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Paul Nathanson and Katherine K. Young are religious studies academics and co-researchers for a project funded by the Canadian government, Donner Canadian Foundation and the Social Sciences and Humanities Research Council.[1][2] Results from the project are being published in a series of books on the subject of misandry, which Nathanson and Young assert is a form of prejudice and discrimination that has become institutionalized in North American society.

  • Spreading Misandry: The Teaching of Contempt for Men in Popular Culture (2001)
  • Legalizing Misandry: From Public Shame to Systemic Discrimination Against Men (2006)
  • Sanctifying Misandry: Goddess Ideology and the Fall of Man [1] (2010)
  • Transcending Misandry: From Feminist Ideology to Intersexual Dialogue [2] (upcoming)

The series is collectively titled Beyond The Fall Of Man. The book Spreading Misandry examines popular culture; Legalizing Misandry gives consideration to trends in law; Sanctifying Misandry explores modern goddess movement.

Concept of misandry

Nathanson and Young define their specific use of the word misandry as "a collectively shared and culturally propagated worldview, not a personal emotion such as dislike or anger."[3] As a "culturally propagated worldview," misandry is thus, by definition, a form of sexismdualistic thinking analogous to other forms of prejudice such as racism, anti-semitism, and homophobia.

Those who hold dualistic worldviews internalize the source of good and identify it with themselves but externalize the source of evil and identify it with some other groups of human beings. 'We' are good, in short, and 'you' or 'they' are evil."
—Nathanson and Young, Spreading Misandry[4]

Nathanson and Young say that there is "nothing new" about this mindset, "only the names have changed." [5] Nathanson and Young write "misogyny, unlike misandry, has been carefully monitored, declared politically incorrect, and publicly excoriated."[6] They argue that "belief in the full humanity of men has been dangerously undermined by stereotypes based on ignorance and prejudice, just as that of Jews was.[7]

They argue that men are stereotyped in various ways that dehumanize them, and that would be considered unacceptable if applied to other groups such as women and minorities.

Misandry in popular culture

In researching their book Spreading Misandry, Nathanson and Young observed the following types of man-hating behavior, which they see as prevalent in popular culture

Laughing at Men

In this form of misandry, sexism is applied to popular forms of humor. Men are routinely made the objects of stereotypical ridicule in ways that would generate sustained outrage were the sexes reversed. Nathanson and Young note that feminists "may sometimes find it hard to laugh at themselves as feminists, though not as women, but seldom find it hard to laugh at men."

Looking Down on Men

What Nathanson and Young call "misandric" feminists "... have convinced many people that women are somehow superior to men." Like other groups, feminists interpret differences between the sexes as "an excuse to assign superiority and inferiority" in the usual hierarchical fashion.

Bypassing men

In this view, men are "not necessarily evil, just superfluous". Nathanson and Young give as example feminist writers like Andrea Dworkin, who urge as little contact as possible with men, separation of the sexes and indifference to men (rather than hostility toward men). Men are considered useless as lovers, husbands, fathers and as human beings.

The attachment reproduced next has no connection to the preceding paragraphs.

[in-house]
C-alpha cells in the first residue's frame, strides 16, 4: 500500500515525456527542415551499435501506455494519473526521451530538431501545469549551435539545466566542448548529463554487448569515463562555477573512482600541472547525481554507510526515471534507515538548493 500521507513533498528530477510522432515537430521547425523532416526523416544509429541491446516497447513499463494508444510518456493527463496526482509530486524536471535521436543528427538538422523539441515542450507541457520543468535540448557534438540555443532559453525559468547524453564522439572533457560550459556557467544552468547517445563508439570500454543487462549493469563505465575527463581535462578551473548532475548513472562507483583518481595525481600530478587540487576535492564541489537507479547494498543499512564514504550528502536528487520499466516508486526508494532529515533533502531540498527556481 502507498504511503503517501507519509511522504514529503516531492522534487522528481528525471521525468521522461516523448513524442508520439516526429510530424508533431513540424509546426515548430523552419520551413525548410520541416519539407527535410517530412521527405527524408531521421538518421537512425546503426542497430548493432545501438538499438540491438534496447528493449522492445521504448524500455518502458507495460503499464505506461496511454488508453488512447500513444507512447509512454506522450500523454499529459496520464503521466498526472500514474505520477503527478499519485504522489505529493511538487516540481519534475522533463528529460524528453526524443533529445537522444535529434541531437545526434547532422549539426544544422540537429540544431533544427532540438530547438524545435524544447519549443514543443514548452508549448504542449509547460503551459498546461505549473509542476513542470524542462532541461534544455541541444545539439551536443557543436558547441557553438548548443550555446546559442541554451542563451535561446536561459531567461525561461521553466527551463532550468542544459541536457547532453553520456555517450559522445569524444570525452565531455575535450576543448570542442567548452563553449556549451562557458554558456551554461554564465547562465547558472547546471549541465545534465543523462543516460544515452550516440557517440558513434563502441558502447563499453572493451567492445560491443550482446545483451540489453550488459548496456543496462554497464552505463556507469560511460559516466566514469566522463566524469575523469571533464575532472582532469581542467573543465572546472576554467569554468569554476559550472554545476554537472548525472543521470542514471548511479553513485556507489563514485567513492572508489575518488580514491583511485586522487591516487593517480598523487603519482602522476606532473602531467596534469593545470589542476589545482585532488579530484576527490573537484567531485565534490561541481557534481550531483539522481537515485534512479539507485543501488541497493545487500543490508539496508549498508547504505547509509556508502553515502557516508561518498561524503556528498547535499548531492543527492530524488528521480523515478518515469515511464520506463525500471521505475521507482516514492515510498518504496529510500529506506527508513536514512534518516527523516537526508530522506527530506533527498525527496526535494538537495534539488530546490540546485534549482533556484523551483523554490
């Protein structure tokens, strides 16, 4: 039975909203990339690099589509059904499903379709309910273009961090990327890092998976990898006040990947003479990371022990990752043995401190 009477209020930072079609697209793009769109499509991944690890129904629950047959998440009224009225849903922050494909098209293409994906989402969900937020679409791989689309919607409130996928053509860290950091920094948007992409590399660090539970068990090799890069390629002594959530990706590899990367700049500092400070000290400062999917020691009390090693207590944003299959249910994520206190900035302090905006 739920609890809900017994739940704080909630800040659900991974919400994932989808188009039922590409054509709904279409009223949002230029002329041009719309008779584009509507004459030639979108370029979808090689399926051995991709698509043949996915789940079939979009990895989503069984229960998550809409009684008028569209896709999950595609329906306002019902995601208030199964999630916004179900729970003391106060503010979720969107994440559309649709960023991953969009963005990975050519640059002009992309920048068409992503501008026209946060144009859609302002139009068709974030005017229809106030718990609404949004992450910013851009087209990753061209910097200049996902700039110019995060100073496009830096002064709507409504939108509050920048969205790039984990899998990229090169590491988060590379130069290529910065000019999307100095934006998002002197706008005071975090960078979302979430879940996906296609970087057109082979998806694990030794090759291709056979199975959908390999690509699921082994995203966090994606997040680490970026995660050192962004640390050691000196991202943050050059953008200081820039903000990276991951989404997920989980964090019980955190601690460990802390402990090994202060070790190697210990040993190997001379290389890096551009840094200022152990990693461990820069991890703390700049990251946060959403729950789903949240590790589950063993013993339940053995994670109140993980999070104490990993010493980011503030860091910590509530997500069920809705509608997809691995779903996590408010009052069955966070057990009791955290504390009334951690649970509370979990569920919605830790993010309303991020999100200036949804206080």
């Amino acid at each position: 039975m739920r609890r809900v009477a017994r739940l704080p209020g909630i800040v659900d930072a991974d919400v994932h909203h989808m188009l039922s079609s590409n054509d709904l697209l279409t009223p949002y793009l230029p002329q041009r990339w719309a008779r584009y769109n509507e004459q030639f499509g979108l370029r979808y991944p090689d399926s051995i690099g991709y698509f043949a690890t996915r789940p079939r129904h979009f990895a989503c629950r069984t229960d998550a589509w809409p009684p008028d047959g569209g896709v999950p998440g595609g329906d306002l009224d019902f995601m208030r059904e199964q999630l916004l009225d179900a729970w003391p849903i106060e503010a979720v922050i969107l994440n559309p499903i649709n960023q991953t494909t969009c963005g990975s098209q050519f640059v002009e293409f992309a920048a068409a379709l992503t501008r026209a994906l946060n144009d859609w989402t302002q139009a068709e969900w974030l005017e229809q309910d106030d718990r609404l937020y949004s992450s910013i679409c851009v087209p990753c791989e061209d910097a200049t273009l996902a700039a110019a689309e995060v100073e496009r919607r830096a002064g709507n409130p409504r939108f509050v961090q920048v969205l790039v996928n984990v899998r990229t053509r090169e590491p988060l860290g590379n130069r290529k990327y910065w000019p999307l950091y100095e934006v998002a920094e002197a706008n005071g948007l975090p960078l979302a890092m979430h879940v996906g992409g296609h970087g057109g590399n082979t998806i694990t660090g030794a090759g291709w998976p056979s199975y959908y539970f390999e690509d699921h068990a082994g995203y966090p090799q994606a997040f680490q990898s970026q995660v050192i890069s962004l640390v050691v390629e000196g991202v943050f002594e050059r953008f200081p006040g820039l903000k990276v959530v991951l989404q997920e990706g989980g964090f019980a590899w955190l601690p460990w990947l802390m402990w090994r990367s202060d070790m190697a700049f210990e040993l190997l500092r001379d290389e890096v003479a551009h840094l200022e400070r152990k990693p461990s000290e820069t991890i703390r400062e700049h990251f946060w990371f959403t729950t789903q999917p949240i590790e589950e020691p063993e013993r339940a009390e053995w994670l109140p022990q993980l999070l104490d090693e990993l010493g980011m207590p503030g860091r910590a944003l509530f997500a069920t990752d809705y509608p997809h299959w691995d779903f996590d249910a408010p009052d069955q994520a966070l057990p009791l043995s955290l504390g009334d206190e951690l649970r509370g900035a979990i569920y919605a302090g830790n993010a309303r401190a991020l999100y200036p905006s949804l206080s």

Blaming Men

To blame men for all of human history, "gender-feminists" use the conspiracy theory of history to claim that "all of human history can be reduced to a titanic conspiracy" of men oppressing women. Nathanson and Young note that "evidence is often deliberately falsified to make (misandric) political claims about gender." The result is that "men are collectively or vicariously responsible for most or all of human suffering."

Dehumanizing Men

In this form of misandry, men are shown as inherently evil while women are seen as inherently good or even heroic. Men are highlighted as the evil predatory sex that preys on an innocent, morally superior sex as represented by women. In essence, men are considered morally irredeemable beasts while women are considered morally redeeming human beings.

In Nathanson and Young's critique of Disney's 1991 film Beauty and the Beast, while the "horrid Beast finally turns into a sweet prince," that "he is just another patriarchal villain for most of the story, a 'grouchy bison' who growls and snarls at everyone who fails to obey him instantly."[8]

Demonizing Men

Men are shown as demonic, like sinister subhumans and evil superhumans. Men are directly demonized by being portrayed as devils or as evil aliens. They are also demonized indirectly by being relentlessly identified with aggressive men whose actions "either are not or cannot be explained entirely or adequately to viewers in rational terms."

Misandry in law

Nathanson and Young devote their 2nd volume, Legalizing Misandry, to identifying trends in law.

How misandry is hidden

Nathanson and Young believe that "many ordinary men have a vested interest in not seeing the pervasive misandry of everyday life." For a man to see himself as a victim of attacks by women he would have to acknowledge his vulnerability and therefore become less masculine. This creates a double-bind for men vis a vis confronting misandry because men "who admit to feeling vulnerable are attacked as cowards, and by no group more effectively than women." Nathanson and Young assert that women can easily shame men into silence, "a form of abuse that few women today would tolerate."

Thus despite what Nathanson and Young argue is a "massive assault" on men's identities, most men remain too confused to honor their unconscious knowledge that something is wrong. Most are not "equipped to identify or analyze" misandry. Those few men who are able to see misandry for what it is are rarely rewarded and are usually shamed for speaking about it in public.